(419d) Automated Selection of Products and Chemistry in Biomass Conversion Through Network Generation and Optimization
AIChE Annual Meeting
Wednesday, November 6, 2013 - 9:36am to 9:58am
Biomass can be upgraded to a multitude of valuable products using a variety of chemistries. This leads to two related questions – What’s the best product to make from biomass? And, what’s the best route to make it? These questions have to be addressed simultaneously because while state-of-the-art molecule design methods can be used to efficiently identify the ideal compound for a particular application, it may be possible that it cannot be synthesized from biomass using known chemistries. However, identifying the spectrum of biomass-derived compounds is nontrivial because the network of potential reactions that upgrade biomass can be large (>1000) and complex. We have developed an automated method1 to: (a) generate the network of synthesis steps that convert biomass to all possible products using our automated network generator, RING2, and (b) identify optimal compounds for desired applications and their synthesis routes within the network.
In this talk, we will focus on two different classes of compounds – fuels and chemicals – that can potentially be obtained from biomass using heterogeneous catalysis. First, we will consider the problem of identifying the optimal mixture of biomass-derived oxygenates and hydrocarbons that can be blended with gasoline. We use three different objectives as descriptors of competing metrics for determining optimal blends: (a) energy loss during the synthesis as a descriptor of capital cost, (b) external utility requirements as a measure of operating cost, and (c) overall catalyst requirements as an indicator of the ‘speed’ of synthesis. We find that in all three cases several alternative mixtures of biomass-derived compounds can be identified such that the corresponding gasoline-mixture blend satisfies current ASTM standards on heating value, octane rating, vapor pressure, boiling points, and water solubility. We also find that these alternative solutions are typically composed of varying proportions of higher alcohols such as propanol and/or furans such as dimethylfuran. We further find that multiple routes exist that can form a mixture.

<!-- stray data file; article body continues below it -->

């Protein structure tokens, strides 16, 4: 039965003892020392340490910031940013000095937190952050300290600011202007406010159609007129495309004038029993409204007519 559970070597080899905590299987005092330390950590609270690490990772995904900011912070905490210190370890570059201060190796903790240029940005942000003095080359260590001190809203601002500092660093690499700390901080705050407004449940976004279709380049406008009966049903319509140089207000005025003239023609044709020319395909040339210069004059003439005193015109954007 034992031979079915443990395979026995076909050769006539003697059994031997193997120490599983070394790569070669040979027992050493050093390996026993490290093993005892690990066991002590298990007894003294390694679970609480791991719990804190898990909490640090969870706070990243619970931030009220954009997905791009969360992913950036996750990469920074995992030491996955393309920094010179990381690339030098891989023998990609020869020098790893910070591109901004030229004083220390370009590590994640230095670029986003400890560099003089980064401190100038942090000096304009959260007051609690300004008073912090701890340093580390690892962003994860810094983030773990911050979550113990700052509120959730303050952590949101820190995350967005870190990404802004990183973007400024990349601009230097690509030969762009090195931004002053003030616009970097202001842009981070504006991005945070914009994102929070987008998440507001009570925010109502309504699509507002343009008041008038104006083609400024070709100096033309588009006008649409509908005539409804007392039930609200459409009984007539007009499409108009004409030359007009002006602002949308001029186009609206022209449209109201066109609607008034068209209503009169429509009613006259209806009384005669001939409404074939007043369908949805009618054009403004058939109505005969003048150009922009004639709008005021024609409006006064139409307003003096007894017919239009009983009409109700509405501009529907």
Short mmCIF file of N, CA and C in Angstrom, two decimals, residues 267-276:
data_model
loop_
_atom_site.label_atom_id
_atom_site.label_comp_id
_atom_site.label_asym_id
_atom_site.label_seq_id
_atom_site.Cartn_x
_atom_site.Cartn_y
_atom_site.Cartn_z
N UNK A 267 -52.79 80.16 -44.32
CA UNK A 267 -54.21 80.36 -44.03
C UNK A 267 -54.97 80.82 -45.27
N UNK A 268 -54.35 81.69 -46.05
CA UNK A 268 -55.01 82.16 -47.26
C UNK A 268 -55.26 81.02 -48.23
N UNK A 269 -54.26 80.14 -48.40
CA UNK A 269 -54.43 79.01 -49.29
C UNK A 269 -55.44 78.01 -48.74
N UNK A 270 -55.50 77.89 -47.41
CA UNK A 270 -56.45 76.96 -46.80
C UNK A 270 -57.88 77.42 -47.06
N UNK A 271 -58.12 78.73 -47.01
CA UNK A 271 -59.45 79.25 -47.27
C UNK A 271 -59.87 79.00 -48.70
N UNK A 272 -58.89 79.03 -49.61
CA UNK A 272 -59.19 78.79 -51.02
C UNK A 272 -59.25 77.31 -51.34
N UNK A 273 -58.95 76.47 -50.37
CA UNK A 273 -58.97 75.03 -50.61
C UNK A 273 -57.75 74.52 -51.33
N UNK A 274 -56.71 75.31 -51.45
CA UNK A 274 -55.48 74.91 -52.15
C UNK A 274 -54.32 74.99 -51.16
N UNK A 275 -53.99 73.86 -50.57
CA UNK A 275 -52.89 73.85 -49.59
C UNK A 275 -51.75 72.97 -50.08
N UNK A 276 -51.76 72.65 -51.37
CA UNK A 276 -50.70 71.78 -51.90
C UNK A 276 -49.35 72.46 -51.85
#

Second, we will consider the problem of synthesizing fatty alcohols from biomass such that nonionic surfactants made from these alcohols have desired physical properties. We will show that in addition to selecting the ideal fatty alcohol and potential synthesis routes, we can automatically obtain process information such as operating windows, thermodynamic bottlenecks, and potential coupling of reactions and/or phases.
 W. Alex Marvin, Srinivas Rangarajan, and Prodromos Daoutidis. Automated Generation and Optimal Selection of Biofuel-Gasoline Blends and Their Synthesis Routes, Energy & Fuels, In Press (2013).
 Srinivas Rangarajan, Aditya Bhan, and Prodromos Daoutidis. Language-oriented rule-based generation and analysis of complex reaction networks: Description of RING, Computers & Chemical Engineering, 45, 114-123, 2012